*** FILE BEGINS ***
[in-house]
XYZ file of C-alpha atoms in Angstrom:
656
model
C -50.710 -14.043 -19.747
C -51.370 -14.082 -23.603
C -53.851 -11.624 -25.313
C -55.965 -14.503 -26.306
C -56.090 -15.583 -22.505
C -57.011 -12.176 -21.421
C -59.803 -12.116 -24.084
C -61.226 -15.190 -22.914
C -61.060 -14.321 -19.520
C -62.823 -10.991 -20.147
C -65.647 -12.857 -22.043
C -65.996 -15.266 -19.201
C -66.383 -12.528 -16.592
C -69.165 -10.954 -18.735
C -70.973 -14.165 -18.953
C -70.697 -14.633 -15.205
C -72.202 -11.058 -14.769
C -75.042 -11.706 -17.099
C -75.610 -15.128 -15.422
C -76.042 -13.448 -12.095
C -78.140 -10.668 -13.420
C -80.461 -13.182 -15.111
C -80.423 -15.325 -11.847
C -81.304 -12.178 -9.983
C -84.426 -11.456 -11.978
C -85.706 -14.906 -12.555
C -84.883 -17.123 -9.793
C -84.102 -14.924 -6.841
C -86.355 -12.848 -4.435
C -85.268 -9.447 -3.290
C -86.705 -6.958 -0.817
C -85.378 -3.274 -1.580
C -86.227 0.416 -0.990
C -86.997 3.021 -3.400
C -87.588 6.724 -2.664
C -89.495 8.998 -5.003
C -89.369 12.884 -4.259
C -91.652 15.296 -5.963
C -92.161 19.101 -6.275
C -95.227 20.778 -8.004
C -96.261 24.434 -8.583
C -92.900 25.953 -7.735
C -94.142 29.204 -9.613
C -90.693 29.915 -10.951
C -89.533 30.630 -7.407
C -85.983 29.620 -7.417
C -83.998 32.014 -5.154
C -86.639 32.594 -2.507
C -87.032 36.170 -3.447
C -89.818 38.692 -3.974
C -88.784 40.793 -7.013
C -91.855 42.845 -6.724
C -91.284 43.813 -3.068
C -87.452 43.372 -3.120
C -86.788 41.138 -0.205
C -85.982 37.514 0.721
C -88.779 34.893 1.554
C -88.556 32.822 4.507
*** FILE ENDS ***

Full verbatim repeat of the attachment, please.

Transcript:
[in-house]
XYZ file of C-alpha atoms in Angstrom:
656
model
C -50.710 -14.043 -19.747
C -51.370 -14.082 -23.603
C -53.851 -11.624 -25.313
C -55.965 -14.503 -26.306
C -56.090 -15.583 -22.505
C -57.011 -12.176 -21.421
C -59.803 -12.116 -24.084
C -61.226 -15.190 -22.914
C -61.060 -14.321 -19.520
C -62.823 -10.991 -20.147
C -65.647 -12.857 -22.043
C -65.996 -15.266 -19.201
C -66.383 -12.528 -16.592
C -69.165 -10.954 -18.735
C -70.973 -14.165 -18.953
C -70.697 -14.633 -15.205
C -72.202 -11.058 -14.769
C -75.042 -11.706 -17.099
C -75.610 -15.128 -15.422
C -76.042 -13.448 -12.095
C -78.140 -10.668 -13.420
C -80.461 -13.182 -15.111
C -80.423 -15.325 -11.847
C -81.304 -12.178 -9.983
C -84.426 -11.456 -11.978
C -85.706 -14.906 -12.555
C -84.883 -17.123 -9.793
C -84.102 -14.924 -6.841
C -86.355 -12.848 -4.435
C -85.268 -9.447 -3.290
C -86.705 -6.958 -0.817
C -85.378 -3.274 -1.580
C -86.227 0.416 -0.990
C -86.997 3.021 -3.400
C -87.588 6.724 -2.664
C -89.495 8.998 -5.003
C -89.369 12.884 -4.259
C -91.652 15.296 -5.963
C -92.161 19.101 -6.275
C -95.227 20.778 -8.004
C -96.261 24.434 -8.583
C -92.900 25.953 -7.735
C -94.142 29.204 -9.613
C -90.693 29.915 -10.951
C -89.533 30.630 -7.407
C -85.983 29.620 -7.417
C -83.998 32.014 -5.154
C -86.639 32.594 -2.507
C -87.032 36.170 -3.447
C -89.818 38.692 -3.974
C -88.784 40.793 -7.013
C -91.855 42.845 -6.724
C -91.284 43.813 -3.068
C -87.452 43.372 -3.120
C -86.788 41.138 -0.205
C -85.982 37.514 0.721
C -88.779 34.893 1.554
C -88.556 32.822 4.507